Question: Getting consultant performance tied to results

We are a large manufacturer of consumer appliances. Our firm has recently retained consultants to migrate several legacy IT applications to our main ERP system, and retrain our employees on the new processes.

Unfortunately, although most implementation has been completed by the consultants, we are nowhere near recognizing the productivity benefits that were promised at the beginning of the project. The quality of employee training might be key to this.

Our project is currently on T&M basis, and we want to re-negotiate to add performance based payments, so the consultants are vested in showing actual results (they promised earlier) tied to our ledger.

What is the best way to approach this topic with them?

3 Expert Insights

Straight up. If you guys can't be direct with them about what's upsetting you and what your concerns are, then the relationship is already out of balance. They may or may not want to shift to new metrics however any consultant worth their salt would be willing to adjust unless they thought they couldn't deliver on the performance based payments.

What will be important on your end, is that your company do everything possible to ensure that the training 'sticks'. I've seen plenty of great training pass through the employees just because they don't want to change so implementation is slow, fragmented or even unconsciously stalled. If someone isn't using what the consultant brought then it's on the company not the consultant. No consultant/training, no matter how brilliant and valuable, will be implemented if the people receiving it don't take it actively on board. The quality of employee training is only as good as the people who are being trained are committed to it.

This is not an excuse for consultants to offload responsibility as they should be taking some of these factors into account in the contract.  I would definitely advise against T & M contracts in future unless they have very strong performance metrics that are enforceable.  Often they are a drain on the bank account of the company because it's like an open checkbook.

ERP implementations are among the toughest IT projects, but that is no excuse: to not get the results you anticipated (and were promised) would, as Dolly Parton once said, "fry my grits"!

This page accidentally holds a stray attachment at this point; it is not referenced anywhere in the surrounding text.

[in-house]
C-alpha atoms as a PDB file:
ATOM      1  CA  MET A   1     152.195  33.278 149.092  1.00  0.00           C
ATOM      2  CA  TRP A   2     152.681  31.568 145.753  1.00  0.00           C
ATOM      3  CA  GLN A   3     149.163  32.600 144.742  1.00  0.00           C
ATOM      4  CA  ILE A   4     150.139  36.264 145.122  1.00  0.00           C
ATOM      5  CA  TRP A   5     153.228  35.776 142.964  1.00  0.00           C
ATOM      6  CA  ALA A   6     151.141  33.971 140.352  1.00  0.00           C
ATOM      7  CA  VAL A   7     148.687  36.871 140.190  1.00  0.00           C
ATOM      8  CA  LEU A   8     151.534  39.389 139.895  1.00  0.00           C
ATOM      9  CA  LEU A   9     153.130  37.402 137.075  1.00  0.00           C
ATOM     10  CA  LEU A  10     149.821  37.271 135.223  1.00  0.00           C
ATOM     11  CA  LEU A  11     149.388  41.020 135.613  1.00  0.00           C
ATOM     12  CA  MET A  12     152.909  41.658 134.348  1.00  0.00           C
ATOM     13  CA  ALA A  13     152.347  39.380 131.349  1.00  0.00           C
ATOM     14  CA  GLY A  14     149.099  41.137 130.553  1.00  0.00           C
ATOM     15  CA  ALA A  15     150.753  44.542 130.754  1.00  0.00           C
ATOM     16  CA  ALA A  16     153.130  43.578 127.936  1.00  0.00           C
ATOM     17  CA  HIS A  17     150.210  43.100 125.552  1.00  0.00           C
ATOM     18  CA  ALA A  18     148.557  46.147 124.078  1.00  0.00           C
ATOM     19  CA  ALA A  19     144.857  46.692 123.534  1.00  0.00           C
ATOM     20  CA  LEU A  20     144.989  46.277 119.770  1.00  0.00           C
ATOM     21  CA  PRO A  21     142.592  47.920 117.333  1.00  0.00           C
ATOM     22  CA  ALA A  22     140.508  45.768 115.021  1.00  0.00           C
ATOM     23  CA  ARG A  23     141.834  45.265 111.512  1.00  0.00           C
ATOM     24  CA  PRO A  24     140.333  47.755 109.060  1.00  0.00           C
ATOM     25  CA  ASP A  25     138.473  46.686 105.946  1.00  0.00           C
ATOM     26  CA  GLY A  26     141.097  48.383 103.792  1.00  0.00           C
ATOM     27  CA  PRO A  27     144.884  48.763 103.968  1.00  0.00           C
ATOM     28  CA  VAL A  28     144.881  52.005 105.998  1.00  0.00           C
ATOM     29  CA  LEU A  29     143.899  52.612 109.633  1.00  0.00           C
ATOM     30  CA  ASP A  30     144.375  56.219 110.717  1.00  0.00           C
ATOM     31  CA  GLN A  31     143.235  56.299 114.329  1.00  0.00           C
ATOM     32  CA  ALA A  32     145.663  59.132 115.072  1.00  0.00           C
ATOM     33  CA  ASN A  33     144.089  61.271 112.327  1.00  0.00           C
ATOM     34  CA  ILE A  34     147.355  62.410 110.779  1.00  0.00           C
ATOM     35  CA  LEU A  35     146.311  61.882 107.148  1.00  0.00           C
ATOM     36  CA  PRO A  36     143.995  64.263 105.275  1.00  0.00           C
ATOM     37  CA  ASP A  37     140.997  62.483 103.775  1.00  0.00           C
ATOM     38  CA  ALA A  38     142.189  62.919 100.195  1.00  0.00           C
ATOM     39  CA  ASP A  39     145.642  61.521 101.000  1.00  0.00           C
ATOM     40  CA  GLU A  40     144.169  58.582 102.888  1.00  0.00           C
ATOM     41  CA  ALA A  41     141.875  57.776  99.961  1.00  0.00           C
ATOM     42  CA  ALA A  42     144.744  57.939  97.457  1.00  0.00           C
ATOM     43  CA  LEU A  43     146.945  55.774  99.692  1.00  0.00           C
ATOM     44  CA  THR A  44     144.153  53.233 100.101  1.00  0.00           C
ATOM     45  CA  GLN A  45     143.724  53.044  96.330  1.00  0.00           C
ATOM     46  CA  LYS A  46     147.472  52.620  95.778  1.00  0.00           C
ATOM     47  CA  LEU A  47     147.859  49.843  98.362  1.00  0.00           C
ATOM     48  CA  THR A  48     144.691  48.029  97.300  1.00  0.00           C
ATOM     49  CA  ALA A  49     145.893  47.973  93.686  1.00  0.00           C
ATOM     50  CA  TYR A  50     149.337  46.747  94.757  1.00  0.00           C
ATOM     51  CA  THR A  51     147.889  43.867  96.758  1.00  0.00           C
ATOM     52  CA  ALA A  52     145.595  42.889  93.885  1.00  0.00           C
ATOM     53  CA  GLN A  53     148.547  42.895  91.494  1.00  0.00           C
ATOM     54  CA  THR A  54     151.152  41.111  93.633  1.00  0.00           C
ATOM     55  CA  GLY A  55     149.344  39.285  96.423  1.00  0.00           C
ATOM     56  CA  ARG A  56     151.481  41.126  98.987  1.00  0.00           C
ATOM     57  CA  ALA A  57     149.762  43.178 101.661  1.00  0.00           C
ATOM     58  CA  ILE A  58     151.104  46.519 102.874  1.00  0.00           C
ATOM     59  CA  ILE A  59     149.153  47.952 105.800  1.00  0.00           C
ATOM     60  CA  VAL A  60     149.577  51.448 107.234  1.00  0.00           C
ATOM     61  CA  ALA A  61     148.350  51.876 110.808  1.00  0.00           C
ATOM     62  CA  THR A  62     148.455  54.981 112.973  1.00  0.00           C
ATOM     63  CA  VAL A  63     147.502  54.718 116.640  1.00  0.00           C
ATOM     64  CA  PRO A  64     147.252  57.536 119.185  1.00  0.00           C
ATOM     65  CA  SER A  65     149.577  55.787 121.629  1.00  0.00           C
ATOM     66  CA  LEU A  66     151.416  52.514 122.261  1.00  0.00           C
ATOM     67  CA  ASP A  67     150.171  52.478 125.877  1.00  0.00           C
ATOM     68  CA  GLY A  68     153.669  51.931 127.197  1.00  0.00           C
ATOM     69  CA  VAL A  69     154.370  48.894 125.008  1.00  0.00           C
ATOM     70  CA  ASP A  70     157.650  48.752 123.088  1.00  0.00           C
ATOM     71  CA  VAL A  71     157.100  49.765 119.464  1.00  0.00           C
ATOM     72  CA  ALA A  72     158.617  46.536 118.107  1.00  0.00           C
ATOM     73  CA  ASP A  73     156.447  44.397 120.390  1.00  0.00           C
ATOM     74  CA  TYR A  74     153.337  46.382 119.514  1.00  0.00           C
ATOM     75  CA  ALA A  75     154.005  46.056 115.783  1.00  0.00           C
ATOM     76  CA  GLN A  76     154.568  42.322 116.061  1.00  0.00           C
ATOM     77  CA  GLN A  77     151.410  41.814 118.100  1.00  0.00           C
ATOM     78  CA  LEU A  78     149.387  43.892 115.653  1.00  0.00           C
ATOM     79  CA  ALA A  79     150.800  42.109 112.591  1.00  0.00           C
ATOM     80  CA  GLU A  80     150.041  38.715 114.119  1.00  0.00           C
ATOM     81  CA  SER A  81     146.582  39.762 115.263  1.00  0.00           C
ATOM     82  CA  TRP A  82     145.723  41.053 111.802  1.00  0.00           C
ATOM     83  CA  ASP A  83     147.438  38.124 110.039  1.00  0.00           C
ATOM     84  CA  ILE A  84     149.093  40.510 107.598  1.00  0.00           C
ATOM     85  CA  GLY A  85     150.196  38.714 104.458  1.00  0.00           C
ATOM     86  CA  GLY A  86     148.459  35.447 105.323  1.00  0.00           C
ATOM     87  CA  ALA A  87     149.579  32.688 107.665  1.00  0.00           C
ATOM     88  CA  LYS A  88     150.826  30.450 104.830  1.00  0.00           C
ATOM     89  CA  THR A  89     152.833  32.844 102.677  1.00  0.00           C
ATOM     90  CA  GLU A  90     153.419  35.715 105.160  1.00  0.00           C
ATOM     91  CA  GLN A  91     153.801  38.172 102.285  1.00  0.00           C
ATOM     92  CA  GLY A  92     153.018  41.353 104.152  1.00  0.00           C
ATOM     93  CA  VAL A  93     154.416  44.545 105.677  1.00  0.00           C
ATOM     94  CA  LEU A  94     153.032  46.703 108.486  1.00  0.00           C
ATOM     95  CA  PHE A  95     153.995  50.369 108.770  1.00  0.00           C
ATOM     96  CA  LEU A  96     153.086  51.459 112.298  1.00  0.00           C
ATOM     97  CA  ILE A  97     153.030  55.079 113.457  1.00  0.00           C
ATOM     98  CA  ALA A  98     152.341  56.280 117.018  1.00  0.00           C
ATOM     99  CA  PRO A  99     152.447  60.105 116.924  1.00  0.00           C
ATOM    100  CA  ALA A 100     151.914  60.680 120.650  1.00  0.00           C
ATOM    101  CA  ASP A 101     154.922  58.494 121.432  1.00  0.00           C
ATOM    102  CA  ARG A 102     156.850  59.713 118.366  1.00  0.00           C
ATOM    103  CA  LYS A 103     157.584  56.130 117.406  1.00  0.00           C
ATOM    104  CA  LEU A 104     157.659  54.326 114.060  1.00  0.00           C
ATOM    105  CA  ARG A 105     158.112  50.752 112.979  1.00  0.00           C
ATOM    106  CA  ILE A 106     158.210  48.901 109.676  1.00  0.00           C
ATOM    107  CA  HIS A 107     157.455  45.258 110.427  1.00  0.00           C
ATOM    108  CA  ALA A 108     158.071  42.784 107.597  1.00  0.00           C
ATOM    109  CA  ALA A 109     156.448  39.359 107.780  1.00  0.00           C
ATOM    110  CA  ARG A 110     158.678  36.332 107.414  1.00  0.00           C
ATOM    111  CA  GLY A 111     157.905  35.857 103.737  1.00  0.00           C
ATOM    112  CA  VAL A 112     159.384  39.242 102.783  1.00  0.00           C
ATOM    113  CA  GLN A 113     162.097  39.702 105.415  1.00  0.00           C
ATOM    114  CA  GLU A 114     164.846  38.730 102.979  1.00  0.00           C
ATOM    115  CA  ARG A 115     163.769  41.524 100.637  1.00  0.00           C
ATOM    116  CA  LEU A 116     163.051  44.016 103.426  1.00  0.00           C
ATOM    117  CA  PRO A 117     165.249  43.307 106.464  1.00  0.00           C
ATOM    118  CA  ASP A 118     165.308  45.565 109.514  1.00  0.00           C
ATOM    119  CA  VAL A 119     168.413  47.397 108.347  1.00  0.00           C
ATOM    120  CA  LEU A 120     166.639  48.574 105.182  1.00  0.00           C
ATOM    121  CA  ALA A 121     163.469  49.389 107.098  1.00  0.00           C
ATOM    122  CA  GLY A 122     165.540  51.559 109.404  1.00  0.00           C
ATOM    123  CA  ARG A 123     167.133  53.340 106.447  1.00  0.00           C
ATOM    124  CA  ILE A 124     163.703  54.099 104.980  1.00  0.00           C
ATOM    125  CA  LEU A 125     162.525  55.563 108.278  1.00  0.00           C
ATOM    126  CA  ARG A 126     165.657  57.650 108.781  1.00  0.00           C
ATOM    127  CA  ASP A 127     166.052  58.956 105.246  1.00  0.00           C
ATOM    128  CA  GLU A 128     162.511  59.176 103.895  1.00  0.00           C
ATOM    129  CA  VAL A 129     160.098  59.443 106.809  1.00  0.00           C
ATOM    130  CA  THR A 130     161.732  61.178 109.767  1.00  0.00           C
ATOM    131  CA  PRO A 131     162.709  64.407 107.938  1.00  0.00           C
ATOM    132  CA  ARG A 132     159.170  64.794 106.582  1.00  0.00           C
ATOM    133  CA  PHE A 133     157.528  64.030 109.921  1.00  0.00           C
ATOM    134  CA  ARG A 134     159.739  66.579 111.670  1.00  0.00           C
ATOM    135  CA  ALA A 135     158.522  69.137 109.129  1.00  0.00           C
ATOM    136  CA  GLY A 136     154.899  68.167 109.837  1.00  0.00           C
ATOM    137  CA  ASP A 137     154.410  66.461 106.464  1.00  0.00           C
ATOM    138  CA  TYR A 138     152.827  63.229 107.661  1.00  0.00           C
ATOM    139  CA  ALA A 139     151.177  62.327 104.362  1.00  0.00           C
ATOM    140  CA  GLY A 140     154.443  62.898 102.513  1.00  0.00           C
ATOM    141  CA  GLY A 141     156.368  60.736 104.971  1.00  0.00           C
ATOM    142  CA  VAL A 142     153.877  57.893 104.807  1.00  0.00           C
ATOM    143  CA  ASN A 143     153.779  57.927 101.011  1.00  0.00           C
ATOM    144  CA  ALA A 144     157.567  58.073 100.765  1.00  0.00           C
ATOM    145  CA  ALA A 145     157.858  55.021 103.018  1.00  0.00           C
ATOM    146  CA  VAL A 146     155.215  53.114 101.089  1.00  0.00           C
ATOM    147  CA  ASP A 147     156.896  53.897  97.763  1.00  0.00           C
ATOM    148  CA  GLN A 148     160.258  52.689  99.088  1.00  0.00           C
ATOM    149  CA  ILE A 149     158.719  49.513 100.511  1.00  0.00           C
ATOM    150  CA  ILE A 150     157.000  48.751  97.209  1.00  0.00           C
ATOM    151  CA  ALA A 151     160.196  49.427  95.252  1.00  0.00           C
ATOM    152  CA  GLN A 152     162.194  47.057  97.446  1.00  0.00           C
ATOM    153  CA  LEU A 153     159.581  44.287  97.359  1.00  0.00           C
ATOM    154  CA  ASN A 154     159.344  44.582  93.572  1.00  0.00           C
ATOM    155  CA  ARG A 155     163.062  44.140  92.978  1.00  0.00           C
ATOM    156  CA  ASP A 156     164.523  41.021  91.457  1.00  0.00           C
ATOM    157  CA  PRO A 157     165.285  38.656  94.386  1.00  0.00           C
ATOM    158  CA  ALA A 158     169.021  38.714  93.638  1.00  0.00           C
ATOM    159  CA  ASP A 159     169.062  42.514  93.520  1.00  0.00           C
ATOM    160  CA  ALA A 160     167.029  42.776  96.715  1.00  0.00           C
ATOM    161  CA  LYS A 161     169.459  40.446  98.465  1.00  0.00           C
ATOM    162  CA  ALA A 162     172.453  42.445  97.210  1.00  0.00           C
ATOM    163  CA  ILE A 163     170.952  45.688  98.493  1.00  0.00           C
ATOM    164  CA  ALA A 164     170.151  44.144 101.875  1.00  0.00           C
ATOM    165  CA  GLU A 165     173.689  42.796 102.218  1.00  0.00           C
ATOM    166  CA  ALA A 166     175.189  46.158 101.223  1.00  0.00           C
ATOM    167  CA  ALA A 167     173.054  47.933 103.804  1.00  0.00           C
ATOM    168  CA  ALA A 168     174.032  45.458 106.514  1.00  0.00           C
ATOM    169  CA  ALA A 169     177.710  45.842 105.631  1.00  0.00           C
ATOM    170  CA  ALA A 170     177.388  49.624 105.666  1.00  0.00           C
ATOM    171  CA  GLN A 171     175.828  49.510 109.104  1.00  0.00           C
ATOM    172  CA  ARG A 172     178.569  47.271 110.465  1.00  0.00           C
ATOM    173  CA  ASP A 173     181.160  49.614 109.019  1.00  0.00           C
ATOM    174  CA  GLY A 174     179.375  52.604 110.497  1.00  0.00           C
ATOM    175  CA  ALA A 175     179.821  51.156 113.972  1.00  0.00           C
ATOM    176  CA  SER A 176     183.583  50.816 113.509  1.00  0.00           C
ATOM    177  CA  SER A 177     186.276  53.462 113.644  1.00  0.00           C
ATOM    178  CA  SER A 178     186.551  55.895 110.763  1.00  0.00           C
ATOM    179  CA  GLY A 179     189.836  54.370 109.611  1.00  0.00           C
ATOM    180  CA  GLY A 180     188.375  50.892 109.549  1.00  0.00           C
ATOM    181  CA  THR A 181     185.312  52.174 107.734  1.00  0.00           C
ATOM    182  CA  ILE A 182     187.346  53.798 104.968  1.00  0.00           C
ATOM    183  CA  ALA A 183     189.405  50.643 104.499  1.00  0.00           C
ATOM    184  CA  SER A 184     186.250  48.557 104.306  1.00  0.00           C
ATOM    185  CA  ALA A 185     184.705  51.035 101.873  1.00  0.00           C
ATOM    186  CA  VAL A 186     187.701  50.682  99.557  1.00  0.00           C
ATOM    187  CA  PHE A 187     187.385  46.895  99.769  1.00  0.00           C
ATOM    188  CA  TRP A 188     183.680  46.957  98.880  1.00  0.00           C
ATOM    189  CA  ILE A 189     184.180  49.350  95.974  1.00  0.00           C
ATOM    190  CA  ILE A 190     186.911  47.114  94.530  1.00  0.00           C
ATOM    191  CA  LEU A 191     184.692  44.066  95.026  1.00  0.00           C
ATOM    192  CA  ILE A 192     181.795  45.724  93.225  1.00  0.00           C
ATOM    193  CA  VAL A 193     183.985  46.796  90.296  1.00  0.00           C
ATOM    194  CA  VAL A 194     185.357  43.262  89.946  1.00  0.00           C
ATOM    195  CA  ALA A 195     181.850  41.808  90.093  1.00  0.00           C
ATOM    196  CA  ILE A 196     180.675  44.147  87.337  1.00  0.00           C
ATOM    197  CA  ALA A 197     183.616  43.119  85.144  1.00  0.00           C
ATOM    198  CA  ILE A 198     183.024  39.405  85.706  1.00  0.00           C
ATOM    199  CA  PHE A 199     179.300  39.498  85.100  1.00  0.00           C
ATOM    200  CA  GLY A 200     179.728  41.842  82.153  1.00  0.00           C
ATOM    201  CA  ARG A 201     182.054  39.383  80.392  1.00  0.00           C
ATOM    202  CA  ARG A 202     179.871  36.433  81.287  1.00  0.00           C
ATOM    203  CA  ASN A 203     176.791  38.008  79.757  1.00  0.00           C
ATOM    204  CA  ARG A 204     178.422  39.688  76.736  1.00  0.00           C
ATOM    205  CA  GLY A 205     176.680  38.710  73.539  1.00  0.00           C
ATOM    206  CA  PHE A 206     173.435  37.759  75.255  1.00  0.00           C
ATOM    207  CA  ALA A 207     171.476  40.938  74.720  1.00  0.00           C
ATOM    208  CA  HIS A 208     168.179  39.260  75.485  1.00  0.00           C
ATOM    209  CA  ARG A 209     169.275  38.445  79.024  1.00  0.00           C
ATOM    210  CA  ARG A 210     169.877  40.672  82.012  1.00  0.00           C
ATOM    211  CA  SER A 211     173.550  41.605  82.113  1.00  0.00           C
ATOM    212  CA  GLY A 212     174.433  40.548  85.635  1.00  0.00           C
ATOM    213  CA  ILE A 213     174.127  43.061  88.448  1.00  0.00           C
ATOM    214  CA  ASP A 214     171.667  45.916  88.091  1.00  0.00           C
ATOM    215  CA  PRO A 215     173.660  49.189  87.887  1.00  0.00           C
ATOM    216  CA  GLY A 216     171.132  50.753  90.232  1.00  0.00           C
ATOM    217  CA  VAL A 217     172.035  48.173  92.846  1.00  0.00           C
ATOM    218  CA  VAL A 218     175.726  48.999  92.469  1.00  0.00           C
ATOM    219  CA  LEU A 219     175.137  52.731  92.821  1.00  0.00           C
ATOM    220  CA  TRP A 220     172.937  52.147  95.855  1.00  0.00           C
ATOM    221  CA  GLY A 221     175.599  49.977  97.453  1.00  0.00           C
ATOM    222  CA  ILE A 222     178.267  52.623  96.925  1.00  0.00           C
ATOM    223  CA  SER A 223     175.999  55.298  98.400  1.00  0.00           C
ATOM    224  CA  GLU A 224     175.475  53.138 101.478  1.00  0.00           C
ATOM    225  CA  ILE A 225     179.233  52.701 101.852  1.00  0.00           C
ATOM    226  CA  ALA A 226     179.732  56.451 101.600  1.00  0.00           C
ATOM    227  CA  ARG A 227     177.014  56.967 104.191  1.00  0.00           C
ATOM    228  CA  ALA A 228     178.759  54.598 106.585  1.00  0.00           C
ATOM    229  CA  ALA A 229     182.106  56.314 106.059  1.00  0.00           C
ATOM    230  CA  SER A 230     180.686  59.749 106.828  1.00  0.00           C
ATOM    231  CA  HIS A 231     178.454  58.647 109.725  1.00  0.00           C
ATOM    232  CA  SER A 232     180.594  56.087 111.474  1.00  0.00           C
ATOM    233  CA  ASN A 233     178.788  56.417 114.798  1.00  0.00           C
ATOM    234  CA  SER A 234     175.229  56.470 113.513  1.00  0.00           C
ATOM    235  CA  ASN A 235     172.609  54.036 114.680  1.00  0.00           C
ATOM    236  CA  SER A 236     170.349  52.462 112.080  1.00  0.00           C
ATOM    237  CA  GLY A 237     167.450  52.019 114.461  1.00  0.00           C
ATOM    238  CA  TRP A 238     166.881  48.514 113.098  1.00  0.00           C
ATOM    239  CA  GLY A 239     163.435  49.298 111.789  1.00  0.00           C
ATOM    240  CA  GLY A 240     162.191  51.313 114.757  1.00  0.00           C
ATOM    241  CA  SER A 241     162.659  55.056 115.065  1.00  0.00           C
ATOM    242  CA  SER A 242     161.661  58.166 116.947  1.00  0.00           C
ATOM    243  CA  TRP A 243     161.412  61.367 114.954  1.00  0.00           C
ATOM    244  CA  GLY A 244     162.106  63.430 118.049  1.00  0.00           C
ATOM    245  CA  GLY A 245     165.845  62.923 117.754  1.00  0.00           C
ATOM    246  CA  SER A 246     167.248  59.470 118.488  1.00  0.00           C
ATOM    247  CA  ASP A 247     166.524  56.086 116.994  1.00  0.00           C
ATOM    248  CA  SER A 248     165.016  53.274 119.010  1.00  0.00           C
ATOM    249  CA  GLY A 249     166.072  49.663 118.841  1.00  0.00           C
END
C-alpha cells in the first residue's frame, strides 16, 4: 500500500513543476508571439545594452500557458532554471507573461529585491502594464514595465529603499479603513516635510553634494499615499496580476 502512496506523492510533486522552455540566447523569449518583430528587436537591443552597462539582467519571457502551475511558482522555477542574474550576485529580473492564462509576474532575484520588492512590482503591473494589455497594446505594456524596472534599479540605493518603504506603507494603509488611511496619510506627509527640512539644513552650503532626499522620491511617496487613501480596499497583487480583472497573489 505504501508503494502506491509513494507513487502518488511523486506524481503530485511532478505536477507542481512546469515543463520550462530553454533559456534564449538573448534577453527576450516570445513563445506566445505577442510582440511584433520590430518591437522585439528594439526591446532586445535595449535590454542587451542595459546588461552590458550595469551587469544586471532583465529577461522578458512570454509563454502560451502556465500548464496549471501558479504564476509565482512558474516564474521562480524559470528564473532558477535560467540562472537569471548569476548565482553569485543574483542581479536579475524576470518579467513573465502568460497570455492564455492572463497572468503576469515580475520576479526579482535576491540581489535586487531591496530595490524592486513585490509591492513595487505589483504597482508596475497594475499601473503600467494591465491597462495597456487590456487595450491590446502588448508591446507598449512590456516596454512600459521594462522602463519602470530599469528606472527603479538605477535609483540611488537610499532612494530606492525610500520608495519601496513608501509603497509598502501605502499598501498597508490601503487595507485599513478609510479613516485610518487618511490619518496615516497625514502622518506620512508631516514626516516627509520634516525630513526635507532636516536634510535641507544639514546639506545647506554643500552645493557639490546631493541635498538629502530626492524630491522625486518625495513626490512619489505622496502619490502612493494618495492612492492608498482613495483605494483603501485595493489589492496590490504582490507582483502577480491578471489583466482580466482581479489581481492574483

Truth and reality.  The truth is that many consultants will say they like performance type contracts, but the reality is that most do them only when we are required to and very rarely if ever for IT integration projects.  Why?  They depend on too many factors outside of their control, and we consultants like controlling our own destiny (and other things as well).  :)  

You have two problems.  One is the implementation, the other with the consultant.  The first you can deal with, whether it is redoing the work, more / better training, etc.   Check your contract to see if there are any clauses that would indicate that there was a certain standard that they were expected to meet.

The second, the relationship with the consultant, is more problematic.  You must talk with them directly and let them know your feelings about the lack of performance as based on the contract and their promises, and figure out where you go from here.  Converting to a performance-type contract may not work - the consultant won't want to do that without some incentive ($$$) to do this.  However, if there is sufficient incentive, whether it is actually $$$ or the threat of a lawsuit, they might consider it.    

Be sure to have the contract language regarding expected results and scoping documents handy, as they will refer to those in the negotiations.  

Remember, YOU own the project and its direction, and they work for you.  Good luck!

As a manager and/or consultant in many similar such projects (more than I can count!), the following comment is critical:  "...we are nowhere near recognizing the productivity benefits that were promised at the beginning of the project."

You have to ask yourselves honestly who "promised" the productivity gains.  Was it really the consultant, or did you fall prey to an overzealous software sales person?  And how did you (or the sales person) determine those projected gains?  Could your expectations have exceeded the practical results an experienced IT team would have promised?  

ERP software is a sound step toward raising productivity, but after implementation sometimes the customer will discover that they have merely "paved over the cowpaths", rather than built a new freeway.